In 1960 I wrote a small book about Venus. In it were listed the rotation periods given by different authorities.
There were over 100 estimates and every one of them turned out to be wrong.
The true period of Venus's rotation is 243 days, which is longer than the orbital period – and even more confusingly, Venus spins backwards, from east to west, opposite to that of Earth and Mars.
To an observer on the surface, the Sun would rise in the west and set in the east, though of course it could never be clearly seen through the clouds.
There is no such thing as a sunny day on our sister world.
Venus is covered with water
Venus is known today to be a scorching-hot world, with lava flows together with volcanoes that may well be active.
But a few decades ago there was wide support for the picture painted by FI Whipple and DH Menzel, according to whom Venus was almost completely covered with water.
An oceanic Venus sounded attractive.
Life could begin there and evolve just as it presumably did in our seas long ago, so that our first astronauts might be welcomed by an ichthyosaurus or perhaps a pterodactyl.
The Moon's craters are volcanic
Now for the Moon. Originally it was assumed that the craters were of volcanic origin, because they looked like volcanic calderae and there seemed to be no obvious alternative.
A suggestion made in the 1830s by Franz von Paula Gruithuisen that they could be due to falling meteorites was not taken very seriously.
However, after the end of the Second World War the impact theory was revived, initially by Ralph Baldwin in America and this time it took root.
At times the discussions between the ‘volcanists’ and the ‘meteoricists’ became strangely heated.
I was a convinced volcanist and I put forward my arguments, which I firmly believed to be conclusive.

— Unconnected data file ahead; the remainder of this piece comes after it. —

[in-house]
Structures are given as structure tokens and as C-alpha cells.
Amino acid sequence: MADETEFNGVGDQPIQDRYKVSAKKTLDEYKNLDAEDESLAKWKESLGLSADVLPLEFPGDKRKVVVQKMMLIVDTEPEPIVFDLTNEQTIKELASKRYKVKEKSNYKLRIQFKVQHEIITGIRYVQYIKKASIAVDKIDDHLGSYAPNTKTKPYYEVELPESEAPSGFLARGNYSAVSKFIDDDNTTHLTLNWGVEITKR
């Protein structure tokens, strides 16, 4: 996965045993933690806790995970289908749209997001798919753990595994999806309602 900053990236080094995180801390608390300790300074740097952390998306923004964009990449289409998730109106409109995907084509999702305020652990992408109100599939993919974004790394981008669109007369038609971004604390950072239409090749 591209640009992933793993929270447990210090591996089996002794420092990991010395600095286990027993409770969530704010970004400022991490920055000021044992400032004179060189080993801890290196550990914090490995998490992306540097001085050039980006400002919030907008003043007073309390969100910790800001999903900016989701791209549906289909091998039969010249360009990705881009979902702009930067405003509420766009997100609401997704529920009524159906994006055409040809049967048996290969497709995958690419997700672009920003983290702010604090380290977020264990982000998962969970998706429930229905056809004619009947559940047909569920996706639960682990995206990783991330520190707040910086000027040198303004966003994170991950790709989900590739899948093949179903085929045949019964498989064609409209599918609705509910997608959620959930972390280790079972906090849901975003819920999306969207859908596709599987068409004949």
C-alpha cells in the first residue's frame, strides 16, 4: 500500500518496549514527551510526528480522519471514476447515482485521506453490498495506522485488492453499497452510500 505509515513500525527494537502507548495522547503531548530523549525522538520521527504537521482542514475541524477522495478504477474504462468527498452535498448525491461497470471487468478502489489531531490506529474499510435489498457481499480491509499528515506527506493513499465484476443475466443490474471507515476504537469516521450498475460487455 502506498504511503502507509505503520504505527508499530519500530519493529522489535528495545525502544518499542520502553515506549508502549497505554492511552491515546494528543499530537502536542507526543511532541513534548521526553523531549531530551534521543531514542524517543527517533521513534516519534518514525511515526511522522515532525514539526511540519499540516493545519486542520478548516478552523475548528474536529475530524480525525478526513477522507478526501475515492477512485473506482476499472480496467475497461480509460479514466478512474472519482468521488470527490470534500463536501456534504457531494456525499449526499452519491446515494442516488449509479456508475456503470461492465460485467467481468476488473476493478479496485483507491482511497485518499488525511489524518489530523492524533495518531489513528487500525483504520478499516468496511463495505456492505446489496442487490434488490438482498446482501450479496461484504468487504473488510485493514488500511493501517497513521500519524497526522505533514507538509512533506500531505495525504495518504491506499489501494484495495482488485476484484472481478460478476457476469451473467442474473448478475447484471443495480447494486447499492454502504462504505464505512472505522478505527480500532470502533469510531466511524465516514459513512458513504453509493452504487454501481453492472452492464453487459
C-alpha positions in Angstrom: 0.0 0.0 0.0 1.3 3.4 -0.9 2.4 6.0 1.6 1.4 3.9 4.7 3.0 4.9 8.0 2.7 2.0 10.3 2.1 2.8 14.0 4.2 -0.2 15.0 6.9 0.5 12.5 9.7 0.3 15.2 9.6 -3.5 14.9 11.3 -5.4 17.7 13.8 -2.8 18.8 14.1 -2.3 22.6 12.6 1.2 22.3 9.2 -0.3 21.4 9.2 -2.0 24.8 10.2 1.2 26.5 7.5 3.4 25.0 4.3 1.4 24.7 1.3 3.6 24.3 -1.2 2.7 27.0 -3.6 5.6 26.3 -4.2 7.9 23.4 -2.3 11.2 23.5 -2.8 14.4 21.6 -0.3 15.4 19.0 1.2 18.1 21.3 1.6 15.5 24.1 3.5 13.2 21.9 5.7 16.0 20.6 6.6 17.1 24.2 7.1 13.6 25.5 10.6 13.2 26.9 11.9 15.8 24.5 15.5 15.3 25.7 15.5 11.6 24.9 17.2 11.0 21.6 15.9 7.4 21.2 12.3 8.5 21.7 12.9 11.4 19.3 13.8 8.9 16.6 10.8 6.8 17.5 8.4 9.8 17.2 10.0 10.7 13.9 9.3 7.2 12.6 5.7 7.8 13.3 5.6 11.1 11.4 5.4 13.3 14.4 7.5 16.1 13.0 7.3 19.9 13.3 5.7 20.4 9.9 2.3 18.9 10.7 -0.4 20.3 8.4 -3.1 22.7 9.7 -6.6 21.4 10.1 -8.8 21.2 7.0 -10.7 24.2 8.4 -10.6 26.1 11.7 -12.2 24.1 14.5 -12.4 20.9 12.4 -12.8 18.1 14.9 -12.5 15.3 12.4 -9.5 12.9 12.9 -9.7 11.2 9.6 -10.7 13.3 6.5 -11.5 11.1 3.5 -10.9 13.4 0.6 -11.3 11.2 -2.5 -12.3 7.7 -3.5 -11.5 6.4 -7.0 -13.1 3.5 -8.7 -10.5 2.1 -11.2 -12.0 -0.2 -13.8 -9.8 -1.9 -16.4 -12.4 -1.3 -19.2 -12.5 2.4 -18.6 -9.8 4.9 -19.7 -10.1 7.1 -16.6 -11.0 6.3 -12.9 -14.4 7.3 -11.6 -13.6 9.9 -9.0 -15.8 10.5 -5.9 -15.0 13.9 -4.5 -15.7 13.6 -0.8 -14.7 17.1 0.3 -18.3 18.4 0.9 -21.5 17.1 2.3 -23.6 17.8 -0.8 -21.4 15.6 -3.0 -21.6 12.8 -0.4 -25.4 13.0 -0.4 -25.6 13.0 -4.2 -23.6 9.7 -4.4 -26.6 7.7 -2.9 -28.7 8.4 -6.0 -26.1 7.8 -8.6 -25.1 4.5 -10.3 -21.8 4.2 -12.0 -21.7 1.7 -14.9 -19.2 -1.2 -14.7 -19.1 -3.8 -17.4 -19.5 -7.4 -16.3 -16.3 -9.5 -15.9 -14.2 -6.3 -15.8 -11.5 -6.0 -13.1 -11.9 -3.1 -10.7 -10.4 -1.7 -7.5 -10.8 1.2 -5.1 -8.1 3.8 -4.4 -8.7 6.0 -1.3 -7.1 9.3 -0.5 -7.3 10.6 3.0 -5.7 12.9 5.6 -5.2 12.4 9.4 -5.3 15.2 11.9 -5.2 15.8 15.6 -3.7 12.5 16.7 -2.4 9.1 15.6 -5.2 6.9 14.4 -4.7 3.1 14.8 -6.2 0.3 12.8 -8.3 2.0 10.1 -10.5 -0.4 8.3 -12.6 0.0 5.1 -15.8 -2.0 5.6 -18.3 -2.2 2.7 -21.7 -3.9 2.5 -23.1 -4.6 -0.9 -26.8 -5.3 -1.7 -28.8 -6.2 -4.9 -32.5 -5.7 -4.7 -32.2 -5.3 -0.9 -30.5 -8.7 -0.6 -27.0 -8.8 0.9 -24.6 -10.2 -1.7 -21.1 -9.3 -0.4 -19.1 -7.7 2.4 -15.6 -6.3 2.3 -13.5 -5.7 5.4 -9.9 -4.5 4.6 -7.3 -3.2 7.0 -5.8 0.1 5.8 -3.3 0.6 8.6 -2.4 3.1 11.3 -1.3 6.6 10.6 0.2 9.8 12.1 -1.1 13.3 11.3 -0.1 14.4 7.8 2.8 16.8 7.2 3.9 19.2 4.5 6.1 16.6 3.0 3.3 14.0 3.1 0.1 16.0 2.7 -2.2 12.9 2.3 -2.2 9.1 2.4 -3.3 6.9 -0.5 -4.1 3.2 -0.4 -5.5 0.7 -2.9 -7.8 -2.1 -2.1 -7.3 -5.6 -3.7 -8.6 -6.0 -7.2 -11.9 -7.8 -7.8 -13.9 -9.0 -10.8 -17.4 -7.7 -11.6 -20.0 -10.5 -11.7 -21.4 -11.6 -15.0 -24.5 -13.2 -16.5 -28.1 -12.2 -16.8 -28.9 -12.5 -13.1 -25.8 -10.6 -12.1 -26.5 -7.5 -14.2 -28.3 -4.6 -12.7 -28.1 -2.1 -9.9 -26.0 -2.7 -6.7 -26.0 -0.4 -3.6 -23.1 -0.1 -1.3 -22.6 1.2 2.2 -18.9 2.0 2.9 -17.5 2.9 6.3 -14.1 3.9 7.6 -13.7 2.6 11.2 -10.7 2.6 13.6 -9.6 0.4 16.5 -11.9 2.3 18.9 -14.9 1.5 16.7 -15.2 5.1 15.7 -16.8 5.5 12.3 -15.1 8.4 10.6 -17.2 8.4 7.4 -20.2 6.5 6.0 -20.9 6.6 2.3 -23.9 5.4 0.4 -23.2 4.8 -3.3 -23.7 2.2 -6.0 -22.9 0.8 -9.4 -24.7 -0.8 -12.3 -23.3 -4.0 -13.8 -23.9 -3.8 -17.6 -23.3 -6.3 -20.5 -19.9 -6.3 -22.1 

For instance, when one crater breaks into another, it is the smaller formation that intrudes into the larger.
This is true in 99.9% of cases, so that the crater distribution is not random, as it would be following a meteoritic bombardment.
Similarly, large structures of obviously different ages are lined up in chains, for example: Petavius; Langrenus; Vendelinus.
And when one crater breaks into another, the wall of the broken crater can often remain undamaged right up to the point of junction.
There are endless examples of the non-random distribution of the craters.
Many rounded peaks have summit craterlets, symmetrically placed twins (Challis/Main), concentric craters (Taruntius); crater valleys (Rheita)… But why go on?
Finally, if the Moon has been so pelted and considering that there is no atmospheric erosion, where have all the meteorites gone?
Certainly they are not lying around waiting to be picked up, as in Antarctica.
I think I was one of the last of the volcanists to admit defeat but in the end I had no choice.
There has undoubtedly been widespread volcanism on the Moon but the craters are not calderae, as I thought.
To the impact theory – sorry. This was one of my major blunders!
This article originally appeared in the July 2007 issue of BBC Sky at Night Magazine.
Sir Patrick Moore (1923–2012) presented The Sky at Night on BBC TV from 1957–2012. He was the Editor Emeritus of BBC Sky at Night Magazine, President of the British Astronomical Association and Society for Popular Astronomy, and a researcher and writer of over 70 books.